Date of Award

1987

Document Type

Dissertation

Degree Name

Doctor of Philosophy

School

School of Education

Program

Higher Education Administration PhD

First Advisor

Edward A. Streeter

Second Advisor

Gerald G. Herdman

Third Advisor

David H. Bauer

Abstract

Problem

Seventh-day Adventist academies face financial problems due to declining enrollments and inadequate funding. Higher education has looked to marketing as a possible means of reversing these trends. While much has been written about marketing in higher education, little has been written concerning the marketing of secondary education.

Method

In order to accomplish the purpose of this study, it was necessary to review the current ideas on marketing higher education and examine those ideas that might apply to secondary education. An outline for marketing SDA secondary education was then developed. In order to validate the outline, a panel of judges, composed of two groups of SDA educators, was selected to evaluate the conclusion. This outline and a summary of educational marketing were sent to a randomly selected group of principals of SDA boarding academies in the United States for their evaluation and comments. The outline was revised with these observations in mind. Subsequently, the revised outline and summary were submitted to the Union Directors of Education for their appraisal, and their remarks constituted the basis for evaluation and final revision of the outline.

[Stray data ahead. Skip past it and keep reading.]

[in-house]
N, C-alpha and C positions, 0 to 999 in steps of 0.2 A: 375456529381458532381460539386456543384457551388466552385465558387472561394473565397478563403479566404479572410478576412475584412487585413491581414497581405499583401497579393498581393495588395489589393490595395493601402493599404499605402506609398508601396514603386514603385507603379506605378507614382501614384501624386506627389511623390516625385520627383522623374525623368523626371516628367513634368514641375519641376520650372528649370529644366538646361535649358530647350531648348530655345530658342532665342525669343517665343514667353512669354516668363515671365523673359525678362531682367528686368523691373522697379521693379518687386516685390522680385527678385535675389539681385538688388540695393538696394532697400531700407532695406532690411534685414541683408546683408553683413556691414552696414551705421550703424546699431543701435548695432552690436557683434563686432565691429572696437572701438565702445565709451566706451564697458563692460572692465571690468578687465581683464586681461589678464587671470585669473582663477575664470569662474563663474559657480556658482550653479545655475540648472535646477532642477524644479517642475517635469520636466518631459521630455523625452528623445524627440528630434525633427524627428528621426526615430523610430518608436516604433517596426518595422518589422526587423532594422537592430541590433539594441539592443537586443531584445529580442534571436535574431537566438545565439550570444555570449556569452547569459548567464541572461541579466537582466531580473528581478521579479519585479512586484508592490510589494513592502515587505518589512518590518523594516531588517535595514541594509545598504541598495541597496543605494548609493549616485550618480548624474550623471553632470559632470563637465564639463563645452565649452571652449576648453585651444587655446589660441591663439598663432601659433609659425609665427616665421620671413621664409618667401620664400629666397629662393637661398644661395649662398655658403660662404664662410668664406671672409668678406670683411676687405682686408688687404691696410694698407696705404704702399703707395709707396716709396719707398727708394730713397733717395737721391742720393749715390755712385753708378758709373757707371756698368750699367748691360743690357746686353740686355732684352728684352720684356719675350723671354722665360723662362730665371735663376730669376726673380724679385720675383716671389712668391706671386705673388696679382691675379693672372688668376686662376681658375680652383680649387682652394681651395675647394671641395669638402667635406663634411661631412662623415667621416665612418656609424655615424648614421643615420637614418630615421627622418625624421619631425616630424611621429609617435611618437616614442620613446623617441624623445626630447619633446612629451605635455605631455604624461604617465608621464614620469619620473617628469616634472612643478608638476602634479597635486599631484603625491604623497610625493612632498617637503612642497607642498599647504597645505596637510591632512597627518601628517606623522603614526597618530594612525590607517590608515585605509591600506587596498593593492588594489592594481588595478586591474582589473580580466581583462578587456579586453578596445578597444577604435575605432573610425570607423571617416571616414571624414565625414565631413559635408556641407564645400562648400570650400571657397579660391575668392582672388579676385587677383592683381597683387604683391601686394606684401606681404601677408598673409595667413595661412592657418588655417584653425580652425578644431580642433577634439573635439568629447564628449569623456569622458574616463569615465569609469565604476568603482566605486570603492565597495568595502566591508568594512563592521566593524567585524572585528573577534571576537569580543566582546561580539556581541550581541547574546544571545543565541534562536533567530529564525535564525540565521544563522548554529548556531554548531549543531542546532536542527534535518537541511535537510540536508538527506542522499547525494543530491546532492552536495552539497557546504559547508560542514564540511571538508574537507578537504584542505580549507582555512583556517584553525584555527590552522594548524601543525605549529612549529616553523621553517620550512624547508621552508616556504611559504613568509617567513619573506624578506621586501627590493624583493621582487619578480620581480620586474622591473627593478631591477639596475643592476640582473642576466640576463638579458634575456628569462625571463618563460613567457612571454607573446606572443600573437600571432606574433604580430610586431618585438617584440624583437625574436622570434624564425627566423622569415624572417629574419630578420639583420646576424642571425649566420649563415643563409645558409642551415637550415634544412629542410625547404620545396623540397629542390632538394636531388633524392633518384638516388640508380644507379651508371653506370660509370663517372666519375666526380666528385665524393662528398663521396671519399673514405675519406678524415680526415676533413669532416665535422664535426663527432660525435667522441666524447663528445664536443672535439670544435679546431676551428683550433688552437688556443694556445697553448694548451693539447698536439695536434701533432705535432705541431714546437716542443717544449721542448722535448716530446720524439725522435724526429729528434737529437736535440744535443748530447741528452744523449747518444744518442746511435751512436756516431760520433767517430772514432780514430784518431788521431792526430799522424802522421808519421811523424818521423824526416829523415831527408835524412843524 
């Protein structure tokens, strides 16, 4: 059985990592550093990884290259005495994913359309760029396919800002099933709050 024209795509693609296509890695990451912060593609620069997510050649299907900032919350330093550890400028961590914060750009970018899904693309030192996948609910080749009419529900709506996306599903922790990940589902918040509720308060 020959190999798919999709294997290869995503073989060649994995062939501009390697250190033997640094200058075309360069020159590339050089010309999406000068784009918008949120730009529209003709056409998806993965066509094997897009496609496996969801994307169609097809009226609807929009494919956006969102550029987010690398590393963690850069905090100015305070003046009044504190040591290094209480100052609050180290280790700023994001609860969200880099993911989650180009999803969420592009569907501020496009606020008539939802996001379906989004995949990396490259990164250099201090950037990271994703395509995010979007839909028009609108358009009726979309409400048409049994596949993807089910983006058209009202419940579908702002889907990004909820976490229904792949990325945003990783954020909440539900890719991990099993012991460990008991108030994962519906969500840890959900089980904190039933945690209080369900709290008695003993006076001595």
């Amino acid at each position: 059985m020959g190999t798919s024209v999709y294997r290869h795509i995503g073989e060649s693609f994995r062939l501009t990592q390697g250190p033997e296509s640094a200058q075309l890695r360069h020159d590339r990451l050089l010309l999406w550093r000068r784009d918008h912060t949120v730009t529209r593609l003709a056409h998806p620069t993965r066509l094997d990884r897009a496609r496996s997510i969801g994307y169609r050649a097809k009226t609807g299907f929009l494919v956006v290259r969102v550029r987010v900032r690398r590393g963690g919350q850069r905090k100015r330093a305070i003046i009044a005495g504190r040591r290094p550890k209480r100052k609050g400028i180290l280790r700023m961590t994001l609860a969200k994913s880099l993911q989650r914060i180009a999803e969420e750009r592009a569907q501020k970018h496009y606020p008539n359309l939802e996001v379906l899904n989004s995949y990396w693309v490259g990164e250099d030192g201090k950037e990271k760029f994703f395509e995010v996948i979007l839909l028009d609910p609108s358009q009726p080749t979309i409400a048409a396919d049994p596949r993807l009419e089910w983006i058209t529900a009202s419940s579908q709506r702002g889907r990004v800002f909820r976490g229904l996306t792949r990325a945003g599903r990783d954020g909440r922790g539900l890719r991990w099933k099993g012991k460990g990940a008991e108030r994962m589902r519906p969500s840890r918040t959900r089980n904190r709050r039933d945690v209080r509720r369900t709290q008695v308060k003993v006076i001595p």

Results

It would appear that educators have accepted the idea that a form of marketing can be applied to education. The majority of institutions of higher education discussed in the literature reviewed reported a degree of success regardless to the institution size or the extent of the marketing effort. Although limited in number, there were educators who advocated that marketing can and should be applied not only to higher education but to elementary and secondary education as well. A sampling of Seventh-day Adventist educators agreed that marketing may be workable in the context of SDA boarding academies. There appeared to be an agreement that something must be done to help achieve the mission of providing a Seventh-day Adventist education for the church's young people.

Conclusions

Since it has been demonstrated that marketing concepts can be applied to higher education and since conditions that have concerned higher education exist in private secondary schools, it may then be of value to suggest the adoption and use of these marketing principles in Seventh-day Adventist academies. The outline should provide administrators with a guide for taking the necessary steps in applying these principles in their individual schools.

Subject Area

Seventh-day Adventist secondary schools.

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